20th Sunday – Year B
Assumption of the Blessed Virgin Mary
The Lord Crowns His Mother with Glory,
The Virgin Mary Exalts the Lord
(Lk.1:47ff; Rv. 12:1)
Here, in Jerusalem, “the mother of all Churches”, we have two empty tombs: that of the Lord and that of His Mother. Germanus of Constantinople (ca.715 A.D.) mentions “Gethsemane” as the place of the Virgin Mother’s tomb. This is probably an argument in “contradiction” to Ephesus that was much closer to Byzantium than Jerusalem was. Without entering into ulterior polemics, let us consider the parallel established by Germanus between the agony suffered by Jesus and that of His Mother. The same author writes: “A beloved son (and full of love) wants the presence of his mother; and in turn, a mother wants to live close to her son. Therefore, it was correct, Oh Blessed Virgin Mary, that you ascend towards your Son, you whose heart burnt with the love of God who was to become the fruit of thy womb. It was opportune and necessary for God, who nurtured, in his human nature, a pure filial love to His Mother’s stance that He would call her to live next to Him. Thus, Oh Blessed Virgin, you died for all mortal things and you were transported to the celestial and immortal abode where God resides. From now on you will not leave the lovely and divine company. You were the corporeal abode where He had taken repose, and now He becomes your repose in the very body that He had received from you, O Mother of God! He had attracted you to Him and liberated you of all corruption.”
A Byzantine refrain chanted: “In your holy Dormition, you were transported to eternal life, to be surrounded by angels, first order of the third celestial hierarchy, the apostles and prophets… Oh, betrothed of the Spirit, Virgin Mother who incarnated the Life! As to your spirit, pure of all blemish (thus, prior to this sentence, it meant the body of the Virgin was assumed to be in Heaven), it was received by the pure hands of your Son”.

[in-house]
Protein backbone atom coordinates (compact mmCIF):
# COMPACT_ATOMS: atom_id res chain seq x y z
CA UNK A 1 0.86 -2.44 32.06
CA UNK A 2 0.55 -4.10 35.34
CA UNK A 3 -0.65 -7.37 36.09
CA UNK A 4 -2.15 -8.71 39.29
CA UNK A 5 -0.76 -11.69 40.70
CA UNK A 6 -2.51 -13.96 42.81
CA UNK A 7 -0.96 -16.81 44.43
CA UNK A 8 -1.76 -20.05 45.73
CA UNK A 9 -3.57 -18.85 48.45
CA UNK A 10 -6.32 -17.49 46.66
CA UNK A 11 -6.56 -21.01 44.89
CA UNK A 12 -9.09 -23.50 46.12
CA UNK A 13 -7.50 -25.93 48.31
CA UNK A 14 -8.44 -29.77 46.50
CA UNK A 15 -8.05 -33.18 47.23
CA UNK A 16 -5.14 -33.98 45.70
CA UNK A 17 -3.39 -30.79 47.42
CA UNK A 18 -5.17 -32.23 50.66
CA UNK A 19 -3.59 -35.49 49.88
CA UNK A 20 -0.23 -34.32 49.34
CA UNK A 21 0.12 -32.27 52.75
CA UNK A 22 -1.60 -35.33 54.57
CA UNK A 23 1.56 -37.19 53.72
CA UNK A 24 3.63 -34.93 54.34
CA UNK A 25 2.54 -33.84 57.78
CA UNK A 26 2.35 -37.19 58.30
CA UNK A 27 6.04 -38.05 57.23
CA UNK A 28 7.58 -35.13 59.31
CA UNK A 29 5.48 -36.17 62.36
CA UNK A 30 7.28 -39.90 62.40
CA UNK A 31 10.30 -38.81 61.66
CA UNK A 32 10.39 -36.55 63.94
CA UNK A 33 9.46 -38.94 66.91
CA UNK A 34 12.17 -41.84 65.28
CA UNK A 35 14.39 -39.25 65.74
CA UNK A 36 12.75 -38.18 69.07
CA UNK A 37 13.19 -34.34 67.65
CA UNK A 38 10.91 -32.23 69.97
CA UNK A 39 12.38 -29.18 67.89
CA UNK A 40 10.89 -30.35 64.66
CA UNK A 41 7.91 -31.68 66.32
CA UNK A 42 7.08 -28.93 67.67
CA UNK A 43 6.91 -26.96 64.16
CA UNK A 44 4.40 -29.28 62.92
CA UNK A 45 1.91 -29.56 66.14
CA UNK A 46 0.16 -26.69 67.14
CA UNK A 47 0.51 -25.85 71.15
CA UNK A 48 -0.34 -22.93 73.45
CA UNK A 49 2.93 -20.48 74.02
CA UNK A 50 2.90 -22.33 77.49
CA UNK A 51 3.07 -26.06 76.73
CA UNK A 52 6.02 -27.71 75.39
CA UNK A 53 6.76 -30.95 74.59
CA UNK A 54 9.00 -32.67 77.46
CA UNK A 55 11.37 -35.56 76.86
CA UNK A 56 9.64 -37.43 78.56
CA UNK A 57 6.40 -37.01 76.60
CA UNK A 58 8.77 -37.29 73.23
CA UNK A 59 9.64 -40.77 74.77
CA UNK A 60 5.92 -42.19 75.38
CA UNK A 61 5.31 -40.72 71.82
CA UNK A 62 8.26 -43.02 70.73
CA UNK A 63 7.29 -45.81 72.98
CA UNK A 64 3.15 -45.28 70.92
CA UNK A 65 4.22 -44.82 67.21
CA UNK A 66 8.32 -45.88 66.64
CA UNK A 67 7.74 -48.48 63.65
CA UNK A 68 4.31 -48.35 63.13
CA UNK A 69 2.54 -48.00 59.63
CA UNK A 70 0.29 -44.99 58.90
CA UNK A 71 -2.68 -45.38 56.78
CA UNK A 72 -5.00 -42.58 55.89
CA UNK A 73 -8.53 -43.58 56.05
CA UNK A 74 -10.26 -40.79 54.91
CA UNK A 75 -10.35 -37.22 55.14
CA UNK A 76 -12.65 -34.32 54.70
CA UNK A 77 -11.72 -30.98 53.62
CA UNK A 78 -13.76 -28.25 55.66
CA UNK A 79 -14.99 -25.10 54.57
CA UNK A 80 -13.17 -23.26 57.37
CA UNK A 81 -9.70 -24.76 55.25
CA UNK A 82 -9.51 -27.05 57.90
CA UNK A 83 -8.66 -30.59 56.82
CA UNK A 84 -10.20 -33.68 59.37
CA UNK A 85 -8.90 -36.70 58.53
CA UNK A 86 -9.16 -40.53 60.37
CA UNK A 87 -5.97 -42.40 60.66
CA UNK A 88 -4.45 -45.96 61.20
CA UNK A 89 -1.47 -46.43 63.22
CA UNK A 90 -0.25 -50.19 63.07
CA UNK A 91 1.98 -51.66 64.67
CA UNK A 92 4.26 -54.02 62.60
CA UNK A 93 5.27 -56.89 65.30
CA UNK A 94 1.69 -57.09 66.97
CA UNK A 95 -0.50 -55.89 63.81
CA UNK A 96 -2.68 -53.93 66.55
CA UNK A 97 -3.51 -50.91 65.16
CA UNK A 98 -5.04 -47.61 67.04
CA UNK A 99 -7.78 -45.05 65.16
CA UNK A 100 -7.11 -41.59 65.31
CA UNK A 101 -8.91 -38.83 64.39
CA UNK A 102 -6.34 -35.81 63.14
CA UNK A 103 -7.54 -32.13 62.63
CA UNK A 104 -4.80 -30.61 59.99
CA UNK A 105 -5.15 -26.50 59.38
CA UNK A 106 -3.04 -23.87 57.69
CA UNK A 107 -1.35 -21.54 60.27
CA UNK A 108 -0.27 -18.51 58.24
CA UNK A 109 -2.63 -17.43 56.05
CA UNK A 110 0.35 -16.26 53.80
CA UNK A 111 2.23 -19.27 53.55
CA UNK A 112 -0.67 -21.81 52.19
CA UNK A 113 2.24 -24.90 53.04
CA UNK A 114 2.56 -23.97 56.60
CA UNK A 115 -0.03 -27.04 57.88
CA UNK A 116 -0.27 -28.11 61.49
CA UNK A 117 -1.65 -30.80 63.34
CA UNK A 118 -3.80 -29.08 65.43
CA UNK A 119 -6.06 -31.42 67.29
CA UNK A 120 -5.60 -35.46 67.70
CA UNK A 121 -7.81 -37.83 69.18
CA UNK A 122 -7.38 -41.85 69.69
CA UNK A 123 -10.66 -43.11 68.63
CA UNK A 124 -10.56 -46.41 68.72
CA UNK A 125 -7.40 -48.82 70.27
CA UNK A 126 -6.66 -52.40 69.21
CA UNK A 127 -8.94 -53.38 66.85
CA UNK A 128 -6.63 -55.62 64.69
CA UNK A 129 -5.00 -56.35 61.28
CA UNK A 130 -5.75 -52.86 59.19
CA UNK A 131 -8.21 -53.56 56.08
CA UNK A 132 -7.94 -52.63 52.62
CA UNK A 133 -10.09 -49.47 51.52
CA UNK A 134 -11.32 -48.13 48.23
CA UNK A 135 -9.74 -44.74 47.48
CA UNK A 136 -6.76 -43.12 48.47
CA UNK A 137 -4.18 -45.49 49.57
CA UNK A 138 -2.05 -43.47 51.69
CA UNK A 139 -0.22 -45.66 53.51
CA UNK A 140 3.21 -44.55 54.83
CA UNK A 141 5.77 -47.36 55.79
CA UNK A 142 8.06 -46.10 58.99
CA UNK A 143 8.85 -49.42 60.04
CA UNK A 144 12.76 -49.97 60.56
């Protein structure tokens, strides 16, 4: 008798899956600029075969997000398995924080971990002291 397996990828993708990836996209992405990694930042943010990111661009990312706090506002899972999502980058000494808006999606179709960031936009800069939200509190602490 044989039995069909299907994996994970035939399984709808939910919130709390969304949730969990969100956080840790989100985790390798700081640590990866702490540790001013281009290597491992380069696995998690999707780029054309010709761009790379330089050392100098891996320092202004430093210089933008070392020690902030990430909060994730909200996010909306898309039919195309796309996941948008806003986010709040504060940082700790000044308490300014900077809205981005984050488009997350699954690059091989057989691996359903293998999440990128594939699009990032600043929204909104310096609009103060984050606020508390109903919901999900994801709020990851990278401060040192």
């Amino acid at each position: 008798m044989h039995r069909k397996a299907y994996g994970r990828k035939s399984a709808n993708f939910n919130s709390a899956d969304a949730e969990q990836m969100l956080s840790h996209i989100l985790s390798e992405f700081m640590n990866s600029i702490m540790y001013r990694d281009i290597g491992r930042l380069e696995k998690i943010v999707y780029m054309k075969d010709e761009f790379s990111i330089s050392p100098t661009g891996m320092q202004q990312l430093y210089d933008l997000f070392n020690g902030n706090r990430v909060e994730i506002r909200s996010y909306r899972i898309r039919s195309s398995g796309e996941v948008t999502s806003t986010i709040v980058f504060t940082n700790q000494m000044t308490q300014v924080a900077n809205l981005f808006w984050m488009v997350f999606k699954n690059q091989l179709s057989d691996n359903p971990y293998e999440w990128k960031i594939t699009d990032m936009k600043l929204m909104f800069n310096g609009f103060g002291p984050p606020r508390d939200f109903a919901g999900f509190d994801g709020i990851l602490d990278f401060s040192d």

Theological and scriptural basis of the Assumption
Common sense indicates that the fourth commandment is the divine and human basis for the Assumption: “You will honor your father and your mother”! Chapter 12 of the Revelation speaks about a meaningful and magnificent vision “in heaven (not beneath the dust of the sepulcher): a woman clothed with the sun, and the moon was under her feet, and on her head was a crown of twelve stars”. How could we not see the Virgin Mother in this Woman? Some “enemies of Mary” (particularly in the Anglo-Saxon world) insist upon seeing therein “the nation of Israel” in completely describing it as the mother of the Messiah – despite the ensuing verses of the Revelation 12:2ff. Others, even Catholics, insist in recognizing therein “the Church”, mother of the faithful. Yet, it is painful, not only to “observe” in this cosmic manifestation the glory of the Church but particularly to justify the negation of identifying the Virgin in this text.
Beyond all arguments of more or less weary intellectuals, let us cling to the living Christ, who sought to glorify His Mother and St. Joseph, in a divine gesture by honoring the spiritual paternity and a maternity, the giver and defender of life by imparting respect to the Woman “mother of all living beings”! Let us venerate in the Virgin Mother and her chaste spouse the double gift “of fertile virginity”!
By Fr. P. Madros